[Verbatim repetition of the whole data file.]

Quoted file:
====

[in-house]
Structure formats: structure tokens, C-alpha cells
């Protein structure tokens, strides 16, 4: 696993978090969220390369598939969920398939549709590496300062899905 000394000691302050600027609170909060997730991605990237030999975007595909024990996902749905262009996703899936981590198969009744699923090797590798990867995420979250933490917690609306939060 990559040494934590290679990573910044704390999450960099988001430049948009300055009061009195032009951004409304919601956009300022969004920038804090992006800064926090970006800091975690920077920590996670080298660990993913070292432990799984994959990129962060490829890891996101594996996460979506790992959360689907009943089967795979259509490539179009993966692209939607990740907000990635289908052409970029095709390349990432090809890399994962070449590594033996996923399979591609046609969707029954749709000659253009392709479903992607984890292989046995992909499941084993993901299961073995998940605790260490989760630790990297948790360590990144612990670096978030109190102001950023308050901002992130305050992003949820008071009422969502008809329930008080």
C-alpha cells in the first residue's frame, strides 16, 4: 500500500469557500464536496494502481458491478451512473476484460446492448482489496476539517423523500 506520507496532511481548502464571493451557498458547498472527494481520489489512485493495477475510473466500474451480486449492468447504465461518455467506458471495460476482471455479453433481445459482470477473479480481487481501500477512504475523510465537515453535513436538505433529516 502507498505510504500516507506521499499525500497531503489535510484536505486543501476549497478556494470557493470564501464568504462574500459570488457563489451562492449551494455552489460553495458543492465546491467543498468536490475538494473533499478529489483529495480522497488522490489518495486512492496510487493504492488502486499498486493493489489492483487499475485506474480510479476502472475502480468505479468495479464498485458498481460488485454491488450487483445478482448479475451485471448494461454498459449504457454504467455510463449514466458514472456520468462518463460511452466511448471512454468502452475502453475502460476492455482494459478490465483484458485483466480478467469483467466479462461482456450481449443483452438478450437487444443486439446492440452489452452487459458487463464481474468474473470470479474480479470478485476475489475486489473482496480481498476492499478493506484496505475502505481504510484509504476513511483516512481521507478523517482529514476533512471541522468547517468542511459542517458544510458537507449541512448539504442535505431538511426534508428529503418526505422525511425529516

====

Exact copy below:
[in-house]
Structure formats: structure tokens, C-alpha cells
């Protein structure tokens, strides 16, 4: 696993978090969220390369598939969920398939549709590496300062899905 000394000691302050600027609170909060997730991605990237030999975007595909024990996902749905262009996703899936981590198969009744699923090797590798990867995420979250933490917690609306939060 990559040494934590290679990573910044704390999450960099988001430049948009300055009061009195032009951004409304919601956009300022969004920038804090992006800064926090970006800091975690920077920590996670080298660990993913070292432990799984994959990129962060490829890891996101594996996460979506790992959360689907009943089967795979259509490539179009993966692209939607990740907000990635289908052409970029095709390349990432090809890399994962070449590594033996996923399979591609046609969707029954749709000659253009392709479903992607984890292989046995992909499941084993993901299961073995998940605790260490989760630790990297948790360590990144612990670096978030109190102001950023308050901002992130305050992003949820008071009422969502008809329930008080």
C-alpha cells in the first residue's frame, strides 16, 4: 500500500469557500464536496494502481458491478451512473476484460446492448482489496476539517423523500 506520507496532511481548502464571493451557498458547498472527494481520489489512485493495477475510473466500474451480486449492468447504465461518455467506458471495460476482471455479453433481445459482470477473479480481487481501500477512504475523510465537515453535513436538505433529516 502507498505510504500516507506521499499525500497531503489535510484536505486543501476549497478556494470557493470564501464568504462574500459570488457563489451562492449551494455552489460553495458543492465546491467543498468536490475538494473533499478529489483529495480522497488522490489518495486512492496510487493504492488502486499498486493493489489492483487499475485506474480510479476502472475502480468505479468495479464498485458498481460488485454491488450487483445478482448479475451485471448494461454498459449504457454504467455510463449514466458514472456520468462518463460511452466511448471512454468502452475502453475502460476492455482494459478490465483484458485483466480478467469483467466479462461482456450481449443483452438478450437487444443486439446492440452489452452487459458487463464481474468474473470470479474480479470478485476475489475486489473482496480481498476492499478493506484496505475502505481504510484509504476513511483516512481521507478523517482529514476533512471541522468547517468542511459542517458544510458537507449541512448539504442535505431538511426534508428529503418526505422525511425529516